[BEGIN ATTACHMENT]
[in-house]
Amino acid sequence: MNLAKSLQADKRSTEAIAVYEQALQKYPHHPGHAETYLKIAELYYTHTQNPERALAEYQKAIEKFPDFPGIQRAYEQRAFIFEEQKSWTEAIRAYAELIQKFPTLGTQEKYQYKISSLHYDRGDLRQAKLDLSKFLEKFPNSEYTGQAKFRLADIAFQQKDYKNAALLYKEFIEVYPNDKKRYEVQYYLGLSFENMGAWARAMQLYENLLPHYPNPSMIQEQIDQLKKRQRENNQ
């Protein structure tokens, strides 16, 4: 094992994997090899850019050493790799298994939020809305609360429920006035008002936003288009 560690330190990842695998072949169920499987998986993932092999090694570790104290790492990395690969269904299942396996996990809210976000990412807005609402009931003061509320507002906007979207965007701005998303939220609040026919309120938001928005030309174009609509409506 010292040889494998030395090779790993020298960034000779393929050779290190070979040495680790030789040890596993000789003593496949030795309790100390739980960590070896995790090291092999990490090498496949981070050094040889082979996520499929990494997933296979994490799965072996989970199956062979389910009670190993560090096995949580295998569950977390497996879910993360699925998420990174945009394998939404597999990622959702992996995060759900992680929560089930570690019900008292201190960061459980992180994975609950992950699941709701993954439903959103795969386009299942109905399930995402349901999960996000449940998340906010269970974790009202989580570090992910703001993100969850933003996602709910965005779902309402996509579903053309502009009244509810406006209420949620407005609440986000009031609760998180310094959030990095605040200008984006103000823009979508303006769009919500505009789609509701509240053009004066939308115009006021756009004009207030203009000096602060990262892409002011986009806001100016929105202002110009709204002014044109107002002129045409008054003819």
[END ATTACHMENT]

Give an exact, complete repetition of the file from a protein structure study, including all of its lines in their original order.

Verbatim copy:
[in-house]
Amino acid sequence: MNLAKSLQADKRSTEAIAVYEQALQKYPHHPGHAETYLKIAELYYTHTQNPERALAEYQKAIEKFPDFPGIQRAYEQRAFIFEEQKSWTEAIRAYAELIQKFPTLGTQEKYQYKISSLHYDRGDLRQAKLDLSKFLEKFPNSEYTGQAKFRLADIAFQQKDYKNAALLYKEFIEVYPNDKKRYEVQYYLGLSFENMGAWARAMQLYENLLPHYPNPSMIQEQIDQLKKRQRENNQ
């Protein structure tokens, strides 16, 4: 094992994997090899850019050493790799298994939020809305609360429920006035008002936003288009 560690330190990842695998072949169920499987998986993932092999090694570790104290790492990395690969269904299942396996996990809210976000990412807005609402009931003061509320507002906007979207965007701005998303939220609040026919309120938001928005030309174009609509409506 010292040889494998030395090779790993020298960034000779393929050779290190070979040495680790030789040890596993000789003593496949030795309790100390739980960590070896995790090291092999990490090498496949981070050094040889082979996520499929990494997933296979994490799965072996989970199956062979389910009670190993560090096995949580295998569950977390497996879910993360699925998420990174945009394998939404597999990622959702992996995060759900992680929560089930570690019900008292201190960061459980992180994975609950992950699941709701993954439903959103795969386009299942109905399930995402349901999960996000449940998340906010269970974790009202989580570090992910703001993100969850933003996602709910965005779902309402996509579903053309502009009244509810406006209420949620407005609440986000009031609760998180310094959030990095605040200008984006103000823009979508303006769009919500505009789609509701509240053009004066939308115009006021756009004009207030203009000096602060990262892409002011986009806001100016929105202002110009709204002014044109107002002129045409008054003819």